Beginning My New Life
Over the years Shelleyann has had several major medical problems. Even with all these obstacles, she has managed to lose 140lbs by being more nutrition conscious, watching food portions, exercising, and keeping herself motivated. Her story is an inspiration to all of us and demonstrates how dramatically we can all improve our health and enjoyment of life with the right approach and the right attitude.
She contacted us through our Share Your Story feature and provided the following answers to our questionnaire.
1. What prompted you to begin this weight loss journey? Did you have an "Aha!" moment?
Through the years I have had numerous health problems from back surgery, breast cancer survivor, heart disease, fibromyalgia, arthritis, degenerative bone disease, and severe joint pain to name a few, but my main motivator to start exercising was the burning pain in my right thigh called Meralgia Paresthetica (pinched nerve). It left my thigh numb from my hip down to my knee. I was jolted out of bed one night from a deep sleep falling on my face from pain that literally felt like I had been stabbed. I couldn’t lie down, I couldn’t sit down, and I couldn’t walk. I had to stand propped up against the wall with crutches for about five hours. I couldn’t take anymore. I knew I had to do something about my weight to take the pressure off this nerve. I began my weight loss journey November 3, 2008 weighing 318 lbs. My goal weight is 150 lbs or wearing a size 10 pant.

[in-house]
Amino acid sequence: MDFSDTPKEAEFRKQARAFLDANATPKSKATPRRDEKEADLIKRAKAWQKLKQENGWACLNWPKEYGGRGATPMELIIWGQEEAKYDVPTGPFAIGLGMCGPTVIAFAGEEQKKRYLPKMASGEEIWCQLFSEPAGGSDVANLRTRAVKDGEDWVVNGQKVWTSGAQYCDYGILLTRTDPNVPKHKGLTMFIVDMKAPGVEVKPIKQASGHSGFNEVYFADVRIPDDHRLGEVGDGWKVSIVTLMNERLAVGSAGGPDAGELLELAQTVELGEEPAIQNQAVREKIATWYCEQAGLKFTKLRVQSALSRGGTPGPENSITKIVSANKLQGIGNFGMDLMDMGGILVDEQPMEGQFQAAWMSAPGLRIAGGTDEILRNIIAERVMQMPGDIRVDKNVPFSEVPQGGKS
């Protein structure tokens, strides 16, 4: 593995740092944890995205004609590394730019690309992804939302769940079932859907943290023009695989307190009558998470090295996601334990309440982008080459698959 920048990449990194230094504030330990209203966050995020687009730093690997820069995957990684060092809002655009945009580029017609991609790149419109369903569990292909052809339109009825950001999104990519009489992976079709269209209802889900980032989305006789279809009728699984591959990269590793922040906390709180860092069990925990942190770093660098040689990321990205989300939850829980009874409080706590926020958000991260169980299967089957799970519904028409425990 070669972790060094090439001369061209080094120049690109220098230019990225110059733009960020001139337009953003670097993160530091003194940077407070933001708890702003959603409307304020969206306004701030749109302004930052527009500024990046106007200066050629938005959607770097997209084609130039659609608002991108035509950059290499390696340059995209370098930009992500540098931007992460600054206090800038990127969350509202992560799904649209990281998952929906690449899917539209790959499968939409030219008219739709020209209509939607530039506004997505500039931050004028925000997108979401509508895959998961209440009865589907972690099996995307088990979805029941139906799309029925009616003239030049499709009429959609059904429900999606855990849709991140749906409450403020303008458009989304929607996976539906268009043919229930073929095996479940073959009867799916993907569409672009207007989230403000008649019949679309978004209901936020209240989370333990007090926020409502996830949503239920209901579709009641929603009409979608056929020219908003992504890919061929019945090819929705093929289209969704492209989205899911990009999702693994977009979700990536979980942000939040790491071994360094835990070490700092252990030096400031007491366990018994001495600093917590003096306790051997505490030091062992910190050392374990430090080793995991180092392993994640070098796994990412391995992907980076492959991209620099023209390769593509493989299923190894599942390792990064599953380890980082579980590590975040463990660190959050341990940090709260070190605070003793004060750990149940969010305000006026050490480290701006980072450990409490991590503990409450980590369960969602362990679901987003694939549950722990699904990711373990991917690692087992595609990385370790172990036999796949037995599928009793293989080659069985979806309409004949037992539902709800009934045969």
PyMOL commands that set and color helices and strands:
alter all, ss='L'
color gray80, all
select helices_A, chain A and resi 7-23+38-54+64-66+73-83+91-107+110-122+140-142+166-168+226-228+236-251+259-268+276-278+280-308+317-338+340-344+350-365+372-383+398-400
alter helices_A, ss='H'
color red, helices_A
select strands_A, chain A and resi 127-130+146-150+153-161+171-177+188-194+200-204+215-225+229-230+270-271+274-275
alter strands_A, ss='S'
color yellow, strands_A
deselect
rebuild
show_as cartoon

2. What other "diets" (programs, products, plans, or services) had you tried in the past?